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A new digital app that maps lobster fishing activity is expected to help the industry manage interactions with two other users of the ocean — the endangered North Atlantic right whale and the burgeoning offshore wind industry.
Developed by Louisiana technology company Bluefin Data under a contract with the Maine Department of Marine Resources, the app, called VESL, is the result of a required increase in the percentage of lobster harvesters who must submit reports.
The app is being provided for free to commercial fishermen and is meant to simplify required harvest reporting for both state and federally licensed fishermen, according to a news release. The required reporting includes location of fishing activity and pounds landed.
"We decided to develop a new app to make it easier for lobstermen to comply with the new reporting requirement," the department’s commissioner, Patrick Keliher, said in the release.
"Better data about fishing activity will help managers sustain Maine's important marine resources and will help ensure informed decisions are made around issues that impact fishermen like whale regulations and offshore wind development."
Founded in 2006, Bluefin Data is a developer of a marine data platform intended to streamline the collection and sharing of reporting data within the seafood industry.
Currently, only 10% of state-licensed lobster harvesters in Maine must report their harvest.
However, as part of an update to a fishery management plan for lobster developed by the Atlantic States Marine Fisheries Commission — a commission of states formed to coordinate and manage fishery resource — 100% of state licensed commercial lobstermen will have to report their harvest information, including location of fishing activity and pounds landed.
The reporting requirement, scheduled for implementation in Maine in 2023, is intended to provide regulators and researchers with more detail about where fishing activity takes place.
The 100% reporting requirement was part of a suite of measures submitted to federal regulators by the department in early 2020, in response to pressure to reduce the presumed risk of an entanglement by North Atlantic right whales in lobster gear from occurring and to minimize the potential of serious injury and mortality in the rare event an entanglement occurs.
Other measures included reduction the number of vertical rope in the water, inclusion of “weak” points in the rope to allow an entangled whale to break free, Maine-specific gear marks to help managers more accurately determine the origin of gear involved in entanglement and develop more targeted protection measures, and an allowance for individual areas to implement equivalent conservation measures.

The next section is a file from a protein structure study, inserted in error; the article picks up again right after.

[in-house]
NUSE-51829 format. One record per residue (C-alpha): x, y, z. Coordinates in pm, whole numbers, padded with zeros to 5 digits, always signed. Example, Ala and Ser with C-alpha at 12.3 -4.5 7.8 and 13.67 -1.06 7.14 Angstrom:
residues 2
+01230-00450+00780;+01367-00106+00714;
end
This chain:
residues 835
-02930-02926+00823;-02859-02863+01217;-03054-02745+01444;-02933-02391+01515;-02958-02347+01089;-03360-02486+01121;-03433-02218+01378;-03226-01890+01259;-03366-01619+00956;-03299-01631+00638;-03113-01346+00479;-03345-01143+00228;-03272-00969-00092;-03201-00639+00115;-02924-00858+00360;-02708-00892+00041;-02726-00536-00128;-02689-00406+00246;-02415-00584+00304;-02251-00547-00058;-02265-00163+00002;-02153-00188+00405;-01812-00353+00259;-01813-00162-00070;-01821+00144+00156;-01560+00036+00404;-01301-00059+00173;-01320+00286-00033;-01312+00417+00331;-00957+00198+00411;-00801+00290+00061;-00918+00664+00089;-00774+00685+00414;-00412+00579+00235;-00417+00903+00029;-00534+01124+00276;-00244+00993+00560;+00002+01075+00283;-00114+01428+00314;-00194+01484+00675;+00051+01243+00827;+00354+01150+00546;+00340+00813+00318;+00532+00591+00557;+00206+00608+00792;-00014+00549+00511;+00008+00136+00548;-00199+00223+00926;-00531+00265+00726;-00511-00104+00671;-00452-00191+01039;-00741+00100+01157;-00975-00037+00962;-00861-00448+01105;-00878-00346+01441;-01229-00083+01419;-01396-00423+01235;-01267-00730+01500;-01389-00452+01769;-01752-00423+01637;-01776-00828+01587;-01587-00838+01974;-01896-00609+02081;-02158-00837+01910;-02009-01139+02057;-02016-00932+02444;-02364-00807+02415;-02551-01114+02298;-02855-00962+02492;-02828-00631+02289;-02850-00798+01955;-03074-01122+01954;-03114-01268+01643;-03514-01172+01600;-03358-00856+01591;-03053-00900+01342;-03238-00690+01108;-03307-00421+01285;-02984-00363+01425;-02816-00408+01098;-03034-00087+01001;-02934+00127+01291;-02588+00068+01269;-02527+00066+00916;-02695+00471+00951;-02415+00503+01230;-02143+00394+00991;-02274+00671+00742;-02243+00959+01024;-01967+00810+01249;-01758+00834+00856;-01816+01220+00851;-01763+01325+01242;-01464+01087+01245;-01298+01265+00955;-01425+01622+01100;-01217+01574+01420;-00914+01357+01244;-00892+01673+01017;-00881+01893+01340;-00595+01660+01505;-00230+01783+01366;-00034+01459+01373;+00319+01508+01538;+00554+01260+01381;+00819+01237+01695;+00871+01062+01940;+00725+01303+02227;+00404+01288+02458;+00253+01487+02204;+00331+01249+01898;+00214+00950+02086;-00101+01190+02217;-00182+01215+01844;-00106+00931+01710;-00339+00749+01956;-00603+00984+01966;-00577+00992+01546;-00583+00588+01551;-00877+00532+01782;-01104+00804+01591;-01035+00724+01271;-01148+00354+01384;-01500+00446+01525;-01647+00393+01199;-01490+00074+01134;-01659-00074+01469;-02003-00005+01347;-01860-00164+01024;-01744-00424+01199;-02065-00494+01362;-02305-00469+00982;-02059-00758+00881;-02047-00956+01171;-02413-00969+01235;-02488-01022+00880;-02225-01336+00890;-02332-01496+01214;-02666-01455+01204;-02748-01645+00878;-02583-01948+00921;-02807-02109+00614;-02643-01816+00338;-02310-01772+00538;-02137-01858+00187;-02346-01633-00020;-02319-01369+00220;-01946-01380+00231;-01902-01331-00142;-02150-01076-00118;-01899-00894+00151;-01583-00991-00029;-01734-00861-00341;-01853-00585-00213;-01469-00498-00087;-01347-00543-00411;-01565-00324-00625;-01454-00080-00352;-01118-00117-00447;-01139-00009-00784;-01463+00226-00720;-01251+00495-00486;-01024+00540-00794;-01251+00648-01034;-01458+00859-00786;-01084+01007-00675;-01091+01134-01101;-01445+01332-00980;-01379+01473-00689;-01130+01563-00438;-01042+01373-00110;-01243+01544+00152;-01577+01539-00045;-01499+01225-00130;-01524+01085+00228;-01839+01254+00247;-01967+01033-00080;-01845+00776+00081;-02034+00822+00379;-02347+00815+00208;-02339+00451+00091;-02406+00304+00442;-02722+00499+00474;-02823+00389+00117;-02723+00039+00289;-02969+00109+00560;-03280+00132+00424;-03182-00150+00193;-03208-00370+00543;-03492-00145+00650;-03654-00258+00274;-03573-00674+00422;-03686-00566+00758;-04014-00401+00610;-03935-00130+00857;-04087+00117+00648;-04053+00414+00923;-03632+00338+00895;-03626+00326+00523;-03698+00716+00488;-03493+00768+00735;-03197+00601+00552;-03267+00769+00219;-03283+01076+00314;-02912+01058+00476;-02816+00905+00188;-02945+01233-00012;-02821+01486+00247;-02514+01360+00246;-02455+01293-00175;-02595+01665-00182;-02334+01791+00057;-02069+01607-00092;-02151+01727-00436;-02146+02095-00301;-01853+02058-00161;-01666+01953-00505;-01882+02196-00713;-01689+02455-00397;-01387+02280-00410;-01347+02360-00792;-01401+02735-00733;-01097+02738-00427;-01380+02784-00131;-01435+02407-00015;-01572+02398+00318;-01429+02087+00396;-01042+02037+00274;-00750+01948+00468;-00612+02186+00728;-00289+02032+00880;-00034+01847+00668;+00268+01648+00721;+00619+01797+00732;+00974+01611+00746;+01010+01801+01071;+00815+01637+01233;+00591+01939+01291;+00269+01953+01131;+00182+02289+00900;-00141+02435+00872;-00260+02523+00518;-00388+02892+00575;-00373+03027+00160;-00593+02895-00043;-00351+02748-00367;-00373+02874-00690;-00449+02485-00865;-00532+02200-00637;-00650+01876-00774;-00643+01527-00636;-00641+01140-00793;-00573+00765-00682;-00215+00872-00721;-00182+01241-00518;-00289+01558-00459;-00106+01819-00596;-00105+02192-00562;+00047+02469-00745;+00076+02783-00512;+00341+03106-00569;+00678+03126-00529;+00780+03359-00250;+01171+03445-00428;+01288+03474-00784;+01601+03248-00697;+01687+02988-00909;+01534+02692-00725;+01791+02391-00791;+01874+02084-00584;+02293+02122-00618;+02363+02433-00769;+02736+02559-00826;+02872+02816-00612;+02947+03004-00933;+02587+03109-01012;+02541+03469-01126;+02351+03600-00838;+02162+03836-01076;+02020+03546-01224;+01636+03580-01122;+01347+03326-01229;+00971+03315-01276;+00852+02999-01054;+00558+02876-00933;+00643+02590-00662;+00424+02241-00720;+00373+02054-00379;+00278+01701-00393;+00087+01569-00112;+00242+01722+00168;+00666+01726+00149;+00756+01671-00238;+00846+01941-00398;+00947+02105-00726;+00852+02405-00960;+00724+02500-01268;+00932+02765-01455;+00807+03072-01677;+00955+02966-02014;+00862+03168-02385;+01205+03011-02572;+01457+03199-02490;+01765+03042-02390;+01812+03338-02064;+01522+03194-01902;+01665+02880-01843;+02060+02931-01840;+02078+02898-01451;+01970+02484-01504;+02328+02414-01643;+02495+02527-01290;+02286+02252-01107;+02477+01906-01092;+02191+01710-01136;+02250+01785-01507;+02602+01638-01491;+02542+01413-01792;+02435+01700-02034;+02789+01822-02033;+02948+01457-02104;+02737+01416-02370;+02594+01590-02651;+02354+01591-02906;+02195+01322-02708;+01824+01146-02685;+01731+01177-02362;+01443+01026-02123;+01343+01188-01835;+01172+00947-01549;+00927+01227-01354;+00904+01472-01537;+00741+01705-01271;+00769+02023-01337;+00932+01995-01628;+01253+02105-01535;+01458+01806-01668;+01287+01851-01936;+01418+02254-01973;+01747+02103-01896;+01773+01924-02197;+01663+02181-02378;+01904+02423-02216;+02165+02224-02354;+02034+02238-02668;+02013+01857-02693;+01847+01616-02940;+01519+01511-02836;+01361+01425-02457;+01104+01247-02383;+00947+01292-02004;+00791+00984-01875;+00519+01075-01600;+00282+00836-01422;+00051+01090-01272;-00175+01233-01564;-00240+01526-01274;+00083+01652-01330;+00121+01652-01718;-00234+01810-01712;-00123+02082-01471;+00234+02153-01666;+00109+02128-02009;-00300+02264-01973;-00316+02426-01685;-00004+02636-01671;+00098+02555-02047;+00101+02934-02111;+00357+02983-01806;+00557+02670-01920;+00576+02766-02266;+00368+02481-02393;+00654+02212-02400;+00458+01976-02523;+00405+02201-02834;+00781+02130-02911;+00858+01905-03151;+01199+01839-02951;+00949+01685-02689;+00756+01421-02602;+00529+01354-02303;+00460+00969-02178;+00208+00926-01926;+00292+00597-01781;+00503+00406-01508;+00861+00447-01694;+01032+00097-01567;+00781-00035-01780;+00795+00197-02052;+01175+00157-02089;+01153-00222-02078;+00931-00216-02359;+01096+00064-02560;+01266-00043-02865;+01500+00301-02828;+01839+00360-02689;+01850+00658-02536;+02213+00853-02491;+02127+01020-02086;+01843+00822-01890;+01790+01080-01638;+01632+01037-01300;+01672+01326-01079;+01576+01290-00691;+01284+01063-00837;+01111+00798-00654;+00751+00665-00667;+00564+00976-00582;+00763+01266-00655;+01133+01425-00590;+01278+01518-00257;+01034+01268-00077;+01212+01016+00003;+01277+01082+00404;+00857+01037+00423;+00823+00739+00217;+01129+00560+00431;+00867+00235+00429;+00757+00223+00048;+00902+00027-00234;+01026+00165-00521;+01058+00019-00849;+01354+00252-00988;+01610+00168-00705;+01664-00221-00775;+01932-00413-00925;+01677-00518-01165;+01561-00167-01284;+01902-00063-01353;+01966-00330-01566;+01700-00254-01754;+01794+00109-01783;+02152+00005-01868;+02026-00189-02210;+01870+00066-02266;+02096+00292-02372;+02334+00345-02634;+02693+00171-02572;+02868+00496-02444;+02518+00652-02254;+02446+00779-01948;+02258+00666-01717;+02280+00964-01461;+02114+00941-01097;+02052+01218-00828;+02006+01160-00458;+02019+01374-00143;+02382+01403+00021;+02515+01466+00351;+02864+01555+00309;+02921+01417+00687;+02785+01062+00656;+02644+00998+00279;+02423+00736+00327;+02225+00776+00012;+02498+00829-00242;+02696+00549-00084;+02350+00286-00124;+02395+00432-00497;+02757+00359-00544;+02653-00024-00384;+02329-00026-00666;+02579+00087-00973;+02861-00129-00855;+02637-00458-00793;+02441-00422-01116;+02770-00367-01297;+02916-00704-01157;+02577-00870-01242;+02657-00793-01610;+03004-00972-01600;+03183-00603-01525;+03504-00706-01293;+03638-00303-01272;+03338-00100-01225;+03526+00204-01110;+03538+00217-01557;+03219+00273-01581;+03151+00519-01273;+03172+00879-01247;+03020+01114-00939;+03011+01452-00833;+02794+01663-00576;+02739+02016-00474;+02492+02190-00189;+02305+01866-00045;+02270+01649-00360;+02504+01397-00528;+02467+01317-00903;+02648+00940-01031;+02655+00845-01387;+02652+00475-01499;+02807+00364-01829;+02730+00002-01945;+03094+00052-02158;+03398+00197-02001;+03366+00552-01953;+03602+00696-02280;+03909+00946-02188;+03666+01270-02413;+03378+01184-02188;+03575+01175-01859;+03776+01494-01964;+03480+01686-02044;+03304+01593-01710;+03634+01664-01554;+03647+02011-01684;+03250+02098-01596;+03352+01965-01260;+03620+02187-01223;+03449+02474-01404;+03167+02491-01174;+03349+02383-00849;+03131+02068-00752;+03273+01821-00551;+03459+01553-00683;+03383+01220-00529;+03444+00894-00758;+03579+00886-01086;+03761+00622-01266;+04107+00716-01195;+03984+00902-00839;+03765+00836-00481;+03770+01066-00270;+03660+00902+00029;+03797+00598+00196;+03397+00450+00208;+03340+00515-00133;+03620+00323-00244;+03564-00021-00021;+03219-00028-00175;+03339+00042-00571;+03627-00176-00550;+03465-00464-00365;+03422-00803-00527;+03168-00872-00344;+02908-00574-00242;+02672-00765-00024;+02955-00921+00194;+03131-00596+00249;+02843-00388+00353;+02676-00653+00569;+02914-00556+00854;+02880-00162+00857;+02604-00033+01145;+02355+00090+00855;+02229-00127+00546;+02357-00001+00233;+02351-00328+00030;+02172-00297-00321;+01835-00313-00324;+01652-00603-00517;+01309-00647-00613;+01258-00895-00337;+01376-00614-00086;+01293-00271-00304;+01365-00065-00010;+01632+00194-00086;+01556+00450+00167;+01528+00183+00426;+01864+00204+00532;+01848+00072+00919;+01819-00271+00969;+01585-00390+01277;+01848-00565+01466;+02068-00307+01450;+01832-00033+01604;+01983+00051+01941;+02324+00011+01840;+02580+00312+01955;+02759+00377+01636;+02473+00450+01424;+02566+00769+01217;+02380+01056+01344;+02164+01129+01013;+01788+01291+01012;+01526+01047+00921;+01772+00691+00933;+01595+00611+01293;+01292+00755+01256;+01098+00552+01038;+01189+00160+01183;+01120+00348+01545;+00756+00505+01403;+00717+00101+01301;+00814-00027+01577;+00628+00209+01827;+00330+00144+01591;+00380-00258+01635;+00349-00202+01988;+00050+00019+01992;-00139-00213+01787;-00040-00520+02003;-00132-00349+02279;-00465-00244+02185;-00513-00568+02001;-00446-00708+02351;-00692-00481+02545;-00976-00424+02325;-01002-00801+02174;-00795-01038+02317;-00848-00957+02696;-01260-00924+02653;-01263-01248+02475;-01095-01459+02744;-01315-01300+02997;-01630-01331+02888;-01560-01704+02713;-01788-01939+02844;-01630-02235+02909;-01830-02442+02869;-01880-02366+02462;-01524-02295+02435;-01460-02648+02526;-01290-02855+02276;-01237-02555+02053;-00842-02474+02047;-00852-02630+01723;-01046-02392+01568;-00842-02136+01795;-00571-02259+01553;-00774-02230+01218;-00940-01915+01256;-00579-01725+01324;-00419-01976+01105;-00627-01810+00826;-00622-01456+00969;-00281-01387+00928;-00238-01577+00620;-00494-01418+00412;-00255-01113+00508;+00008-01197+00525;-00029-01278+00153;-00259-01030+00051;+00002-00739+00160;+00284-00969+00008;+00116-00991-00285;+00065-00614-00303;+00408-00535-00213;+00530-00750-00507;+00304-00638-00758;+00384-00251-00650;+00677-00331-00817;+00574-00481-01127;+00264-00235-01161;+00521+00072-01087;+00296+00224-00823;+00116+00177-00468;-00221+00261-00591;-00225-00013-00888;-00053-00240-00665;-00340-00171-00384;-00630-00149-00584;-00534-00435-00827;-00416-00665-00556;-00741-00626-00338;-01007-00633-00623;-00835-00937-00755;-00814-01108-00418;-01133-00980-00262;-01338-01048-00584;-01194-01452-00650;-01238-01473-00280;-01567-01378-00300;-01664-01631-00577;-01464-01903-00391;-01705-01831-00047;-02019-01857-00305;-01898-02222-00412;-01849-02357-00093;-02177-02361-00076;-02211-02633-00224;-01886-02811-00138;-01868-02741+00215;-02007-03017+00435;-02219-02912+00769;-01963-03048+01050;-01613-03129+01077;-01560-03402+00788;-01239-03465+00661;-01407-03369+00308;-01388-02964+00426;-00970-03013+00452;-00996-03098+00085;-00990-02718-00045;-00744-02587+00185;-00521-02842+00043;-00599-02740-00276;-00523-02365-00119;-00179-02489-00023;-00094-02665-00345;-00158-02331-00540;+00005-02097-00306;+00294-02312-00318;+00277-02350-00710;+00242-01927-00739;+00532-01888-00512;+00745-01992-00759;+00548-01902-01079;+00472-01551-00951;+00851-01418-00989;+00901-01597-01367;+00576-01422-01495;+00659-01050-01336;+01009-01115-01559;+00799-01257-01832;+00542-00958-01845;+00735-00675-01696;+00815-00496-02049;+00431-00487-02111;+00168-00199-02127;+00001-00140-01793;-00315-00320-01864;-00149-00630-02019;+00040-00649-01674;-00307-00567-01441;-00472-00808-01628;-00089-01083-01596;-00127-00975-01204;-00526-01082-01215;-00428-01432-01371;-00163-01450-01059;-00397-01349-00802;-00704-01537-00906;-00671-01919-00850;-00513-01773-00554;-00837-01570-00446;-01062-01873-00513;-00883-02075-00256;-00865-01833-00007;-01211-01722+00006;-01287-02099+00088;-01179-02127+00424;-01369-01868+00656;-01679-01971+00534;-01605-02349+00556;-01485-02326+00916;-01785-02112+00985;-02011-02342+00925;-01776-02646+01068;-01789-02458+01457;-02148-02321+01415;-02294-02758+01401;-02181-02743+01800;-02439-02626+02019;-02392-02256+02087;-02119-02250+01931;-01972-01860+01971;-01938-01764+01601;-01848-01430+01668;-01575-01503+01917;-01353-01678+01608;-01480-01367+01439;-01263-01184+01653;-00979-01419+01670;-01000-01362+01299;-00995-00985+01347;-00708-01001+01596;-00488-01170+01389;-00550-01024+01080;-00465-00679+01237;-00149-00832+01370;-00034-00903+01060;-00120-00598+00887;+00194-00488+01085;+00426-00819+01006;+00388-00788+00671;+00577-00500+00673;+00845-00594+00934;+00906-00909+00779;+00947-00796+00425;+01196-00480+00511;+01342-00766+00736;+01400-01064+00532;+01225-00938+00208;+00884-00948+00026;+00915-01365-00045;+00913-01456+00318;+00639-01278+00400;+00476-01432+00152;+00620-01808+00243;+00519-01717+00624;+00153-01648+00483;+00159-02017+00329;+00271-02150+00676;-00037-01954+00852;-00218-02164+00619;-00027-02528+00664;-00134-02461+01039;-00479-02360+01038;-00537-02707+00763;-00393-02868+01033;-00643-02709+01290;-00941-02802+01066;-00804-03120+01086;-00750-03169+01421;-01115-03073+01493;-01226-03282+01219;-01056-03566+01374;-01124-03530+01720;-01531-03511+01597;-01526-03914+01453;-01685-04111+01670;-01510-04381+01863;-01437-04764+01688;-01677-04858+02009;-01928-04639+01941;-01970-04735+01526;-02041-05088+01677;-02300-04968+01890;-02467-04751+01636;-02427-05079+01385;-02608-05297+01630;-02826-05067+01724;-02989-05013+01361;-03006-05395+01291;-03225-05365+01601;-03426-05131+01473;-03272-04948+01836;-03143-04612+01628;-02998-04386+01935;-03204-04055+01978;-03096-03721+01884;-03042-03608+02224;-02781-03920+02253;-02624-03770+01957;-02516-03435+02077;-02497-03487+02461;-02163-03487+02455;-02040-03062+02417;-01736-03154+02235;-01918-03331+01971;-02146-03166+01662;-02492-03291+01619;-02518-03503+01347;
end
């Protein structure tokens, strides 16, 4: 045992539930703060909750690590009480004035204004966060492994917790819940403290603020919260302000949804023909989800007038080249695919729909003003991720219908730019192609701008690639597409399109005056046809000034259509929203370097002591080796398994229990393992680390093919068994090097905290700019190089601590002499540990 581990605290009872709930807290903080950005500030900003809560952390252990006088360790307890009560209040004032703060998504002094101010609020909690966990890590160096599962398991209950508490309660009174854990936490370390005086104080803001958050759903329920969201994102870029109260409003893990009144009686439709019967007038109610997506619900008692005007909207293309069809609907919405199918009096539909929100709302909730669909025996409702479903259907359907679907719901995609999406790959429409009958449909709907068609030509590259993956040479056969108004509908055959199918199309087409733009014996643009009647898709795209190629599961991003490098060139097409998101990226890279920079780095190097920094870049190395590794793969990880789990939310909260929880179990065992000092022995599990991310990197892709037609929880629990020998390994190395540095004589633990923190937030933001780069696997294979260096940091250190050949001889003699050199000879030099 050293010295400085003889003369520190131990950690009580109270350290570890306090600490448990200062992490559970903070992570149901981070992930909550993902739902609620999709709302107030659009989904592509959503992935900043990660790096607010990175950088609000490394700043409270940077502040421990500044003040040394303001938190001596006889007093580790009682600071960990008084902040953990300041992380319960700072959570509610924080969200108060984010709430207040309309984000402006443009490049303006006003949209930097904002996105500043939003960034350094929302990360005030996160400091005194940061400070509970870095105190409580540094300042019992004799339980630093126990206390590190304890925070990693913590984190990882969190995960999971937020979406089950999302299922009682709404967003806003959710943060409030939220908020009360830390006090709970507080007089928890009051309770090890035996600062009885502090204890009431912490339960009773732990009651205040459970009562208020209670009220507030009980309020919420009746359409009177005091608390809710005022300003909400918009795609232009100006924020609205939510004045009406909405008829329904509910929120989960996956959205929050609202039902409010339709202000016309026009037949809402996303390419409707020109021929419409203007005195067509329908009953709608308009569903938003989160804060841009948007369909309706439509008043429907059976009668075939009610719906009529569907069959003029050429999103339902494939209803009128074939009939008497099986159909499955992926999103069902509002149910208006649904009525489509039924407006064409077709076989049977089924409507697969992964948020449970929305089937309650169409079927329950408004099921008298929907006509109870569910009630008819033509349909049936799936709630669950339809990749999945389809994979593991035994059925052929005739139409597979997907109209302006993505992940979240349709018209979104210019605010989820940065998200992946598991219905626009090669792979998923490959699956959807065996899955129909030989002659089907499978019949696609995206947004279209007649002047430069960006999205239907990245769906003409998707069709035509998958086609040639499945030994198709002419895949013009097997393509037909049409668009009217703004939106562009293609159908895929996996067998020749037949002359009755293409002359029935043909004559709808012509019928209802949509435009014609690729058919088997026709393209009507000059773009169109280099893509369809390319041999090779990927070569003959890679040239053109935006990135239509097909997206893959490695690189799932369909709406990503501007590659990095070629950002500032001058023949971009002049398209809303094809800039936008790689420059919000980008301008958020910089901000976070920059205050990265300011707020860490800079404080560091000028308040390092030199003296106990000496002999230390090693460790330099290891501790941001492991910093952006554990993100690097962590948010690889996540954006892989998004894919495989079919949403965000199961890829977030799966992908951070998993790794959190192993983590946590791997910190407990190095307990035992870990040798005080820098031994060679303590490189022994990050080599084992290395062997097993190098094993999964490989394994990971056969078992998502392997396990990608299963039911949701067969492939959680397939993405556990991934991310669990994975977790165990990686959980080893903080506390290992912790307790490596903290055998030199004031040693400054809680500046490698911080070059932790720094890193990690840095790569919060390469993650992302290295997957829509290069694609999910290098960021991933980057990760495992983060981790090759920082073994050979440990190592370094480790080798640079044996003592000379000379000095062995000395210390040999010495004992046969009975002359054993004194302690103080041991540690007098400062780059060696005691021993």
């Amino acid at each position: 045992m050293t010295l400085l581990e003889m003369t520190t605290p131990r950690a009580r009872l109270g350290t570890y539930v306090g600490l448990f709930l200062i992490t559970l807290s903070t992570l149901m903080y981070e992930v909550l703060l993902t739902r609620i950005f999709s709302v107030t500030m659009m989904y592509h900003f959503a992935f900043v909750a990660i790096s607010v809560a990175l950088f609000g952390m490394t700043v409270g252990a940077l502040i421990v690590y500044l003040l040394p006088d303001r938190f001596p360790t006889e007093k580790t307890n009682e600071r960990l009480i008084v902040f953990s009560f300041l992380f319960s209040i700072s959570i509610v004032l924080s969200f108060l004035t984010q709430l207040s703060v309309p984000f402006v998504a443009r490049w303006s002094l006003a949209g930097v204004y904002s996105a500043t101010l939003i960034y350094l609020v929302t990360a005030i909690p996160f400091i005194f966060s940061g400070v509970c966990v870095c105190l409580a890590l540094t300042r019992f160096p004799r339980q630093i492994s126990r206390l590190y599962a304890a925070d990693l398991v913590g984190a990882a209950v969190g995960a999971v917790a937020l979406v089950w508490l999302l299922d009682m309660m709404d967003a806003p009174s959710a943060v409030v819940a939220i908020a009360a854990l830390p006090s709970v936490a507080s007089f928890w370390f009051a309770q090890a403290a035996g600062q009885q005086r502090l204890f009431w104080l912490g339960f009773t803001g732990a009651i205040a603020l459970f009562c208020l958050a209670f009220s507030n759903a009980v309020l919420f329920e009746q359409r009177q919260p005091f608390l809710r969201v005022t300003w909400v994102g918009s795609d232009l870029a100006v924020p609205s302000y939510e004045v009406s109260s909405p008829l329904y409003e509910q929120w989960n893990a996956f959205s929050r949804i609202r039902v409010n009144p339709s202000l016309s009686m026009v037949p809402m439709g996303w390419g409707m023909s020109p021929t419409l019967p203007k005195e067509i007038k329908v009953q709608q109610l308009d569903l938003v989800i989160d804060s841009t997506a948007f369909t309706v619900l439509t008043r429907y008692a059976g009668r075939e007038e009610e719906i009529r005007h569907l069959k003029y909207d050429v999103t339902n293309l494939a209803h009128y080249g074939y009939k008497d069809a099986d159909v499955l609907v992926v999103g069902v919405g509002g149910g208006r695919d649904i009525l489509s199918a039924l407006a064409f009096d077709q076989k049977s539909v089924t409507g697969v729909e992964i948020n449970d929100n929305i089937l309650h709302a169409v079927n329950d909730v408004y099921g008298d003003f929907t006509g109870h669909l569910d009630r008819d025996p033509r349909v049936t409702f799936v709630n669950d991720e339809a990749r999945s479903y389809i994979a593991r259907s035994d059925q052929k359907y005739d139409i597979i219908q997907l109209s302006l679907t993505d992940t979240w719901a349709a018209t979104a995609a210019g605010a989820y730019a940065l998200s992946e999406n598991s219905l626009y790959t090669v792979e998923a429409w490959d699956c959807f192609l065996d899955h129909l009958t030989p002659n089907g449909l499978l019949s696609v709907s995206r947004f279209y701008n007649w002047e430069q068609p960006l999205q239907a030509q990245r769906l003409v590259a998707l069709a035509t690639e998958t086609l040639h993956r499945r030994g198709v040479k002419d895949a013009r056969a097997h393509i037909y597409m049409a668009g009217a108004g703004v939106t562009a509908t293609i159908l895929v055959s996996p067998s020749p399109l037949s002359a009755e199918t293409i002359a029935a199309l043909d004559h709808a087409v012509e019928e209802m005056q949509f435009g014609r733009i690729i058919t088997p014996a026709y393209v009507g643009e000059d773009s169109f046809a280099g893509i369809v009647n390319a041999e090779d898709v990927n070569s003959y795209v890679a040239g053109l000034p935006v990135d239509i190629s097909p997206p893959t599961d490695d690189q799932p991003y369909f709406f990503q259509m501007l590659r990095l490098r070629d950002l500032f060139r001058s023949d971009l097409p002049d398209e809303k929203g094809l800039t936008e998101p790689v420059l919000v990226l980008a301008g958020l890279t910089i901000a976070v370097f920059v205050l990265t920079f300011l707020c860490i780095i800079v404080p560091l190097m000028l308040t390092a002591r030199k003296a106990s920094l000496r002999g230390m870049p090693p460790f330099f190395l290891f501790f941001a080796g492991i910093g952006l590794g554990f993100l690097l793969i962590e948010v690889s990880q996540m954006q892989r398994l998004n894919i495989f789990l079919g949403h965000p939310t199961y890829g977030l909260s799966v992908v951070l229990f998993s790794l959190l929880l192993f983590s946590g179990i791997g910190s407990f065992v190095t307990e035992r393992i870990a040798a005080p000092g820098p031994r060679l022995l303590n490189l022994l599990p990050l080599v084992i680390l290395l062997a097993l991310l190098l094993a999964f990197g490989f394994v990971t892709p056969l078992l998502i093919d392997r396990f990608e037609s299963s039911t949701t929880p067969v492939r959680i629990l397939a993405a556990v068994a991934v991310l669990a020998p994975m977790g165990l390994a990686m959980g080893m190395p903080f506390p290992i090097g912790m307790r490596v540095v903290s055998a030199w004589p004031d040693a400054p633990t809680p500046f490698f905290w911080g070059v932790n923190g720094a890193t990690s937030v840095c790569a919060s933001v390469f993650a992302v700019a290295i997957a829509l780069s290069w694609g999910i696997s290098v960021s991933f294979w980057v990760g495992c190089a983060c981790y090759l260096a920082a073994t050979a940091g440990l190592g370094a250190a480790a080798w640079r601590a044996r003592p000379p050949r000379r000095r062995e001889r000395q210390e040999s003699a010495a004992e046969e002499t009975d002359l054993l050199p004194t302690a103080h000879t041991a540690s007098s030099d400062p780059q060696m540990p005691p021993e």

A request for proposals issued by the department required developers to not only produce an app that would work for lobstermen, but also for other state and federal fisheries that require harvester reports.
The department’s landings program manager, Rob Watts, worked with the developer.
"We wanted a product that would simplify the task of reporting for fishermen and provide the data regulators and researchers need to more effectively manage, monitor and sustain our commercial fisheries,” Watts said.
VESL personalizes the interface, depending on the requirements of the fishery. For example, fields required will be customized based on the license, permits and gear type used.
Data can be entered while at sea and uploaded when an internet connection is established, designed to make submission of reports easy.
"This app was developed with fisherman input. It is easy to use, and allows harvesters to file reports quickly and efficiently," said Keliher. "Our goal with this product was to develop something that reduces the burden of reporting and lets fishermen focus on catching fish."
VESL is compatible with mobile devices and will work across multiple platforms. The app was approved by the National Oceanic and Atmospheric Administration for use by federally permitted harvesters.
Even in a historically tough year, Maine's lobster fishery in 2020 once again accounted for most of the state's overall fisheries landed value, with the lobster catch totaling $405.98 million.
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